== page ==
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Unread postAuthor: ramses » Wed Mar 24, 2010 2:28 pm

I am using aluminum and copper because they are conductive and not ferro or paramagnetic. Ferromagnetic materials will be attracted to the coil, saturate, and eventually give in to the repulsive forces of induction. wasted energy.

The idea is to use induction alone to repel the projectile.
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Unread postAuthor: jimmy101 » Fri Mar 26, 2010 8:04 pm

Congrats on the SciFair win!

I wonder if you couldn't "blink" the camera "shutter" instead of the LED. Just put a fan in front of the camera lens (set the lens to "bulb" or to a long shutter time).

Need to figure out the RPM of the fan since that gives you the time base.

Without the fan a continuously lit LED gives a streak. With the fan acting as a high speed shutter it should break the streak up into dashes. The length and separation of the dashes should give you velocity versus time data from a single image.

I wonder how fast a typical fans spins? A 4 blade fan at 1000 RPM would be 15mS between gaps ("exposures"). At a projectile speed of 500 FPS that would be 7.5 feet.

A fan blade will spin a lot faster if it is flat so that it isn't actually trying to move any air.
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Unread postAuthor: ramses » Fri Mar 26, 2010 8:12 pm

Thanks!

As far as the fan goes, good idea, but I don't think anyone here quite understands the scale I am talking about.
I need to get around 10 data points in 3" of travel. the disk is up to 0.5" thick. I really NEED the speed of an LED, and the intensity of looking directly at it. I am going to end up pulsing at around 3khz, with a duty cycle of around 33%. I need to find a nice small battery to use, so as not to put too much weight on the projectile. probably a button cell.
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Unread postAuthor: Technician1002 » Fri Apr 02, 2010 4:34 pm

I modified the schematic to place the cold side of the variac on Neutral. I included some ground points for the safety green ground wire to connect to and identified the hot electrical locations that include both the Plus and Minus side of the power supply. Noted the cold side of the oven transformer is tied to the transformer frame and is required to be electrically connected to safety ground by a green wire.

Noted the high current loop between the cap bank and work coil. It must be restrained mechanically as it tends to jump if permitted to move. It needs to be large gauge to handle the pulse current without exploding.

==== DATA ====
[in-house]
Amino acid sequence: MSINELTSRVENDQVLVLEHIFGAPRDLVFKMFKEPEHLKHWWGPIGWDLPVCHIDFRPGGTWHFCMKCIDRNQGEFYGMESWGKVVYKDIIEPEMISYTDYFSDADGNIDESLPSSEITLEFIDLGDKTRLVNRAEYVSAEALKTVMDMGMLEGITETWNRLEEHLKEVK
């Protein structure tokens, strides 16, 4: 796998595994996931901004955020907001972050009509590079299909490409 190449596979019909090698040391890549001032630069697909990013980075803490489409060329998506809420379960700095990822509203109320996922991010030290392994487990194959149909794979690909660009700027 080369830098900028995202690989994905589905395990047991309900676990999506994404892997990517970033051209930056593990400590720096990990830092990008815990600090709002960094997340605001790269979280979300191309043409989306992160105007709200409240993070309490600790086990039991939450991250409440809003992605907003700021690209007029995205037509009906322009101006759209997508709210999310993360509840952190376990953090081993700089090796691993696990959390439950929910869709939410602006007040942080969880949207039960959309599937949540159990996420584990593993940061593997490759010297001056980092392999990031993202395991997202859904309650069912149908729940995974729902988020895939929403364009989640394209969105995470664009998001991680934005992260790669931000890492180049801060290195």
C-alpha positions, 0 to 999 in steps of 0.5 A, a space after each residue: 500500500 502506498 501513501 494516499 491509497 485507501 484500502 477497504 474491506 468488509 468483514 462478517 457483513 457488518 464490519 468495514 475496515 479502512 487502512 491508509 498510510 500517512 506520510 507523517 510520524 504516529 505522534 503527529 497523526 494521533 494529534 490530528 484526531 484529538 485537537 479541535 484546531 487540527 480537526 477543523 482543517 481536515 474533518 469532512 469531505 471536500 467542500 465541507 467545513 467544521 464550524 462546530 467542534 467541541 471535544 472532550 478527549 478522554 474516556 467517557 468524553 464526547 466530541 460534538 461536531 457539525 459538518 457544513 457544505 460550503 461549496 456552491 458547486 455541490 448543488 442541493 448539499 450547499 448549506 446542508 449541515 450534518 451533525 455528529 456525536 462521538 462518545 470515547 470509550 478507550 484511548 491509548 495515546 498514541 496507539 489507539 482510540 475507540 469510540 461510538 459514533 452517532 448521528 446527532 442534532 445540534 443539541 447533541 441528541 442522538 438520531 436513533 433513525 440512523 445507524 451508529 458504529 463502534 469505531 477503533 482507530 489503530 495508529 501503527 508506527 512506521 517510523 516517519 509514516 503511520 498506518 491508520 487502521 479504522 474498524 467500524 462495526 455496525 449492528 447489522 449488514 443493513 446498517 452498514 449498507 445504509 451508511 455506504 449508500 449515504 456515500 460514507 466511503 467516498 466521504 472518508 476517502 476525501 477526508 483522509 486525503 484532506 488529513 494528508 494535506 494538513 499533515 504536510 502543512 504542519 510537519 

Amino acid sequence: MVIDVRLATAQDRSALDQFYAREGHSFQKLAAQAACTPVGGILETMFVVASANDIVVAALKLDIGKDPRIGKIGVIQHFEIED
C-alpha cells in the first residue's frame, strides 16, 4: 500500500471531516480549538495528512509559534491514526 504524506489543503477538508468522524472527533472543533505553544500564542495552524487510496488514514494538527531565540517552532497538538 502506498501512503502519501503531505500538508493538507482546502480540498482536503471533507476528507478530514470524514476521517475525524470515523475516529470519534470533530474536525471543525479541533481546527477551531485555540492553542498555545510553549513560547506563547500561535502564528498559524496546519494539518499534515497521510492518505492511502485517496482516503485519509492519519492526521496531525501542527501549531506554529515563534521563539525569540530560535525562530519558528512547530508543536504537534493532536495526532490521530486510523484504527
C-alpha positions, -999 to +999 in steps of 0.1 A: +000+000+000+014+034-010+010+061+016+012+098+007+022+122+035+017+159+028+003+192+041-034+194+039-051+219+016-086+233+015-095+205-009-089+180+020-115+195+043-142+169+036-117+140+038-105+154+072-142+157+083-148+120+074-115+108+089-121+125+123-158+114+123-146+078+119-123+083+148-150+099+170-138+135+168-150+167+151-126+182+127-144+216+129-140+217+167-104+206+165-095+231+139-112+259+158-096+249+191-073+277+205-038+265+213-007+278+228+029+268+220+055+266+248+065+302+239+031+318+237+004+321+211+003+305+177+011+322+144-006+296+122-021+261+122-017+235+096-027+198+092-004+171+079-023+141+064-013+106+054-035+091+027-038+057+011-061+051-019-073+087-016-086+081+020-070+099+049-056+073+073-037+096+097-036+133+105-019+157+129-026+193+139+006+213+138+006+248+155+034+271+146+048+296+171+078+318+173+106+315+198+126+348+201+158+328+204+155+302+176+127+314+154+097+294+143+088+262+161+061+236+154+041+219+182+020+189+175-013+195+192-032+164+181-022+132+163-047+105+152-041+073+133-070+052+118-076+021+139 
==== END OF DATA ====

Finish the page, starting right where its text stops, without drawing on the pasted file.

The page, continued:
It appears to be too large to display here. It is in the album.
It is linked in this page;
http://www.spudfiles.com/forums/album_s ... pic_id=438

Good luck on the Science Fair.

Please note that if the capacitor bank is grounded on the minus lead, and the MWT was not grounded, the risk is very high the case of the transformer will have 1800 volts on it. If they are both grounded you will get smoke from the diodes. If the frame of the transformer is not grounded the high frame voltage may arc into the primary 120 volt side. The oven transformer iron frame must be grounded for safety. The cold side of the secondary is tied to it.
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Unread postAuthor: ramses » Sun Apr 04, 2010 9:28 am

thanks.

As a side note, I am ordering phototransistors today to detect position vs. time. put them in series and in series with a resistor. I will measure the voltage across the resistor to detect when the phototransistors are in shadow They have a base pin, so I will bias them slightly so I can tell what is happening if multiple phototransistors are in shadow at the same time. could I get away with a single resistor to bias all ~10 phototransistors?

does anyone have any ideas as to how to keep the disk from tumbling too much? preferably without a hole through the disk and a rod in the center of the coil.

Thanks, and happy Easter. I hope you all got fittings in your baskets.
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Unread postAuthor: ramses » Wed Apr 28, 2010 6:18 pm

Okay, I just finished my tests and I found some surprising results. The Copper disks performed much worse than the aluminum ones, and the thick disks performed much worse than the thinner ones. I can honestly say I'm stumped.

I'll attach the spreadsheet with all my data in it.

Any Ideas? I'd compensate for conductivity, do a regression, and blame mass, but I can't find the relative conductivities. Anyone who has worked substantially with FEA software, feel free to find the hoop conductivity of copper and aluminum disks 6,8, and 12 mm thick, 72mm diameter, with no center hole, at 1785hz. The skin effect in the corners should be interesting.